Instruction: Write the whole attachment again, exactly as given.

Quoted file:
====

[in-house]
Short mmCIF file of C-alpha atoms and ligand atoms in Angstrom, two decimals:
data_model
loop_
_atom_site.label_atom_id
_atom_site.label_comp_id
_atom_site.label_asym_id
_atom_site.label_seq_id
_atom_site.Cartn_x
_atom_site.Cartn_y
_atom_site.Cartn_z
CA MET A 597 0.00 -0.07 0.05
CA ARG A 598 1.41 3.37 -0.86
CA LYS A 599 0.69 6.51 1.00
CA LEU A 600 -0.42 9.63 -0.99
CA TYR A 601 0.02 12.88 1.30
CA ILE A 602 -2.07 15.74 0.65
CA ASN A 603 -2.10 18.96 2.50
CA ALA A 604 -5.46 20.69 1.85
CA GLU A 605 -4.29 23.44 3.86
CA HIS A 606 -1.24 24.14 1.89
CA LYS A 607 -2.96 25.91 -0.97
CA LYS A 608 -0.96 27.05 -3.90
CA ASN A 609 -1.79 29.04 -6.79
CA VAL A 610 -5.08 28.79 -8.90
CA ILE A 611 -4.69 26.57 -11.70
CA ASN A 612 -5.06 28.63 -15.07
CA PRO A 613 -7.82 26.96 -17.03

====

[in-house]
Short mmCIF file of C-alpha atoms and ligand atoms in Angstrom, two decimals:
data_model
loop_
_atom_site.label_atom_id
_atom_site.label_comp_id
_atom_site.label_asym_id
_atom_site.label_seq_id
_atom_site.Cartn_x
_atom_site.Cartn_y
_atom_site.Cartn_z
CA MET A 597 0.00 -0.07 0.05
CA ARG A 598 1.41 3.37 -0.86
CA LYS A 599 0.69 6.51 1.00
CA LEU A 600 -0.42 9.63 -0.99
CA TYR A 601 0.02 12.88 1.30
CA ILE A 602 -2.07 15.74 0.65
CA ASN A 603 -2.10 18.96 2.50
CA ALA A 604 -5.46 20.69 1.85
CA GLU A 605 -4.29 23.44 3.86
CA HIS A 606 -1.24 24.14 1.89
CA LYS A 607 -2.96 25.91 -0.97
CA LYS A 608 -0.96 27.05 -3.90
CA ASN A 609 -1.79 29.04 -6.79
CA VAL A 610 -5.08 28.79 -8.90
CA ILE A 611 -4.69 26.57 -11.70
CA ASN A 612 -5.06 28.63 -15.07
CA PRO A 613 -7.82 26.96 -17.03